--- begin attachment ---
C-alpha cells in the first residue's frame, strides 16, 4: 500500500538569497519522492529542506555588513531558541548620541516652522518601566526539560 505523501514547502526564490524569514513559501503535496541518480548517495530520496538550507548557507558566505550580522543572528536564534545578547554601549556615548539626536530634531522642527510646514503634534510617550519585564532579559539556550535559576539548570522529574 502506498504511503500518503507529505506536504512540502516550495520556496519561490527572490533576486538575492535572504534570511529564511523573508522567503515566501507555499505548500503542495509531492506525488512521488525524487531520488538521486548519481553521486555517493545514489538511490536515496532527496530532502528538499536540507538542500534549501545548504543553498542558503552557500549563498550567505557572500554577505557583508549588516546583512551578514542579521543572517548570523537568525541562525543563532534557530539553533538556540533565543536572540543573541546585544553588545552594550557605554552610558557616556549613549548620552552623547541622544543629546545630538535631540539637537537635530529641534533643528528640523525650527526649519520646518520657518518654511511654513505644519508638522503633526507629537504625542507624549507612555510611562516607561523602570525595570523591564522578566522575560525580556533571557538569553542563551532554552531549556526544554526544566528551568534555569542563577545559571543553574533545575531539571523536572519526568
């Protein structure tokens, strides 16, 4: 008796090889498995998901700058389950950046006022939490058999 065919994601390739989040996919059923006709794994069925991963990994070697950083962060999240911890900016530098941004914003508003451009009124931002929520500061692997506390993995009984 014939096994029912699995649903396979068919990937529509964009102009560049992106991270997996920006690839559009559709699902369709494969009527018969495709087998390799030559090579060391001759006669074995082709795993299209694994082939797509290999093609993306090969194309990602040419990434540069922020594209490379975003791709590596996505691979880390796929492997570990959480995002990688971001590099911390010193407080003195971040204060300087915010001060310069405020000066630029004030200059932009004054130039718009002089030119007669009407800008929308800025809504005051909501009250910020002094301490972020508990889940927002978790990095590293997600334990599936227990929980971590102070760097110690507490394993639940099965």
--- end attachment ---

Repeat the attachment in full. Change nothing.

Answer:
C-alpha cells in the first residue's frame, strides 16, 4: 500500500538569497519522492529542506555588513531558541548620541516652522518601566526539560 505523501514547502526564490524569514513559501503535496541518480548517495530520496538550507548557507558566505550580522543572528536564534545578547554601549556615548539626536530634531522642527510646514503634534510617550519585564532579559539556550535559576539548570522529574 502506498504511503500518503507529505506536504512540502516550495520556496519561490527572490533576486538575492535572504534570511529564511523573508522567503515566501507555499505548500503542495509531492506525488512521488525524487531520488538521486548519481553521486555517493545514489538511490536515496532527496530532502528538499536540507538542500534549501545548504543553498542558503552557500549563498550567505557572500554577505557583508549588516546583512551578514542579521543572517548570523537568525541562525543563532534557530539553533538556540533565543536572540543573541546585544553588545552594550557605554552610558557616556549613549548620552552623547541622544543629546545630538535631540539637537537635530529641534533643528528640523525650527526649519520646518520657518518654511511654513505644519508638522503633526507629537504625542507624549507612555510611562516607561523602570525595570523591564522578566522575560525580556533571557538569553542563551532554552531549556526544554526544566528551568534555569542563577545559571543553574533545575531539571523536572519526568
């Protein structure tokens, strides 16, 4: 008796090889498995998901700058389950950046006022939490058999 065919994601390739989040996919059923006709794994069925991963990994070697950083962060999240911890900016530098941004914003508003451009009124931002929520500061692997506390993995009984 014939096994029912699995649903396979068919990937529509964009102009560049992106991270997996920006690839559009559709699902369709494969009527018969495709087998390799030559090579060391001759006669074995082709795993299209694994082939797509290999093609993306090969194309990602040419990434540069922020594209490379975003791709590596996505691979880390796929492997570990959480995002990688971001590099911390010193407080003195971040204060300087915010001060310069405020000066630029004030200059932009004054130039718009002089030119007669009407800008929308800025809504005051909501009250910020002094301490972020508990889940927002978790990095590293997600334990599936227990929980971590102070760097110690507490394993639940099965």